I sit beside the fire and think 

of people long ago, 

and people who will see a world

that I shall never know.

The next time we encounter the phrase is in Appendix A, where it is not dramatic, but historiographic, referring first to the dating of the end of the Third Age, 'when the Three Rings passed away in September 3021' (RK App. A 1033), and similarly to the persistent memory among Arvedui's descendants of the claim he had made to the throne of Gondor 'even when their kingship had passed away' (RK App. A, 1, iv, 1049-50). Though not without some poignancy, these references look back from a later time with a more detached perspective. 

Wholly unlike these are the uses of 'pass away' in The Tale of Aragorn and Arwen, with its return to dramatic narrative and the theme of Death and Immortality immanent in The Lord of the Rings and the legendarium as a whole. As in The Lord of the Rings proper, we first meet the phrase in connection with the tale of Beren and Lúthien. Here again, as in A Knife in the Dark, Aragorn is singing the lay aloud, but suddenly seeing Arwen for the first time, he believes he is seeing Lúthien herself and 'fearing that she would pass away and never be seen again, he called to her crying, Tinúviel, Tinúviel! even as Beren had done in the Elder Days long ago' (RK App. A 1, v, 1058).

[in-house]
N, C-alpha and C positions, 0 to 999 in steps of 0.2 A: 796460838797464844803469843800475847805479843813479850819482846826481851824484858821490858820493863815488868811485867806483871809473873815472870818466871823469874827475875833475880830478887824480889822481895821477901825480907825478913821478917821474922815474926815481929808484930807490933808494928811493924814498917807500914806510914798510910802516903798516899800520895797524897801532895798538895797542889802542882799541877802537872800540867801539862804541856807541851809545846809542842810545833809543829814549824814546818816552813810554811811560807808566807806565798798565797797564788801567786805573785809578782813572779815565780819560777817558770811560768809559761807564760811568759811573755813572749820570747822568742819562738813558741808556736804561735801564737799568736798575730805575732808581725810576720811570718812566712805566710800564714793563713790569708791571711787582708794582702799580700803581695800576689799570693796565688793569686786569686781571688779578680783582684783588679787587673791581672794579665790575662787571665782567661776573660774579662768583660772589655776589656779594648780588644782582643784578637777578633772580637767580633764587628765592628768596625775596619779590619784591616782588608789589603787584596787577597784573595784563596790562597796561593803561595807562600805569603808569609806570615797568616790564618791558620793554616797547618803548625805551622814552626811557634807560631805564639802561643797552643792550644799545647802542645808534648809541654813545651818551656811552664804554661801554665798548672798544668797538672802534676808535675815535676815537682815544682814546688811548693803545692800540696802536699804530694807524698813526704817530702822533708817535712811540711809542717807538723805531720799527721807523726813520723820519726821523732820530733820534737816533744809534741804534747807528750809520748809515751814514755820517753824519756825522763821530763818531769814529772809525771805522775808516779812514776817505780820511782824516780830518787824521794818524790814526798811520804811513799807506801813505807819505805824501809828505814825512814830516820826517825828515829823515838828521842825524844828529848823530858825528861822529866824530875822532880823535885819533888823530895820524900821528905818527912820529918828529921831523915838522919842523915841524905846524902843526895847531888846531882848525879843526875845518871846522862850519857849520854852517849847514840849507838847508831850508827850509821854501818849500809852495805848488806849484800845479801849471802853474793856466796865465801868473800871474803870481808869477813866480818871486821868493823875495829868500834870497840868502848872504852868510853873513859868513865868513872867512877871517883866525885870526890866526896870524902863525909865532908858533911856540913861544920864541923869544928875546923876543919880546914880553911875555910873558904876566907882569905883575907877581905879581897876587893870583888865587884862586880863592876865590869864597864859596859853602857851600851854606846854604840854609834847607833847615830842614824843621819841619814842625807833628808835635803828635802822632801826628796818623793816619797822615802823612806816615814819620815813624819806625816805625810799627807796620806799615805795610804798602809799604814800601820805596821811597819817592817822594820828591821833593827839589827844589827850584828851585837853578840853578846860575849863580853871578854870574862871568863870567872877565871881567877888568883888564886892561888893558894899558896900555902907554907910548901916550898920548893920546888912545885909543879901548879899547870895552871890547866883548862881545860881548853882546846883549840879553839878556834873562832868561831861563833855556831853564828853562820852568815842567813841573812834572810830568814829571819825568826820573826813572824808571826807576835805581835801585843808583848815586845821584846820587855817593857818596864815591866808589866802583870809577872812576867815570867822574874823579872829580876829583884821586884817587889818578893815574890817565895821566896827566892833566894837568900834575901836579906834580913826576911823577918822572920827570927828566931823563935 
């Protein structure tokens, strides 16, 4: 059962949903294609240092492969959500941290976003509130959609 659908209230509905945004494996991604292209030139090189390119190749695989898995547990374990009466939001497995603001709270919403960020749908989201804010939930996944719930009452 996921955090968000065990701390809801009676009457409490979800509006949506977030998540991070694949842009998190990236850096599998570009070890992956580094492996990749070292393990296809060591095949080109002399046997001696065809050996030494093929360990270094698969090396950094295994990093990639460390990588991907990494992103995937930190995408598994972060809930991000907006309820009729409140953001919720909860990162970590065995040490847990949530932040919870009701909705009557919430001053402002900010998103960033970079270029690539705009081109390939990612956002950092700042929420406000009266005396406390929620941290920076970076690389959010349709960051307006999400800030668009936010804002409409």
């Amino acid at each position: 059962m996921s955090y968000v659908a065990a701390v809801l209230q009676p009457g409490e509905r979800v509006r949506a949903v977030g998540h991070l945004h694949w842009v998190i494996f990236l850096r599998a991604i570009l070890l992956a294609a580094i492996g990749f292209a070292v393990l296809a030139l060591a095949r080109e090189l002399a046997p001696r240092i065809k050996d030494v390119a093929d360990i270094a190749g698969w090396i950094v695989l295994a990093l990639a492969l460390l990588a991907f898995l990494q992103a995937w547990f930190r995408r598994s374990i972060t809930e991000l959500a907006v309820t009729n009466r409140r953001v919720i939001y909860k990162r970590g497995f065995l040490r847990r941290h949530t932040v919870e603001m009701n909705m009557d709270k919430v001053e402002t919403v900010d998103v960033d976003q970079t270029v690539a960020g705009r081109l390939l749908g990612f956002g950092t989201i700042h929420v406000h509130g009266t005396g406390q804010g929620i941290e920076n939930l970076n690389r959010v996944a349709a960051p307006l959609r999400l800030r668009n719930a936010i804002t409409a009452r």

The fear that she will 'depart' or even 'escape', in short, that he will lose her for ever, spurs him to cry out the name Beren had cried out, unknowingly but correctly, as he tried to keep Lúthien from fleeing him. This meeting of course does not just set up Arwen's making the Choice of Lúthien. It adds depth to Aragorn's singing this song to the hobbits at Weathertop. Most importantly of all, perhaps, it foreshadows Arwen's calling Aragorn by his Elvish name when she faces his death, his passing away in the other sense: 

‘“Estel, Estel!” she cried, and with that even as he took her hand and kissed it, he fell into sleep. Then a great beauty was revealed in him, so that all who after came there looked on him in wonder; for they saw that the grace of his youth, and the valour of his manhood, and the wisdom and majesty of his age were blended together. And long there he lay, an image of the splendour of the Kings of Men in glory undimmed before the breaking of the world. 

‘But Arwen went forth from the House, and the light of her eyes was quenched, and it seemed to her people that she had become cold and grey as nightfall in winter that comes without a star. Then she said farewell to Eldarion, and to her daughters, and to all whom she had loved; and she went out from the city of Minas Tirith and passed away to the land of Lórien, and dwelt there alone under the fading trees until winter came. Galadriel had passed away and Celeborn also was gone, and the land was silent.

‘There at last when the mallorn-leaves were falling, but spring had not yet come,1 she laid herself to rest upon Cerin Amroth; and there is her green grave, until the world is changed, and all the days of her life are utterly forgotten by men that come after, and elanor and niphredil bloom no more east of the Sea.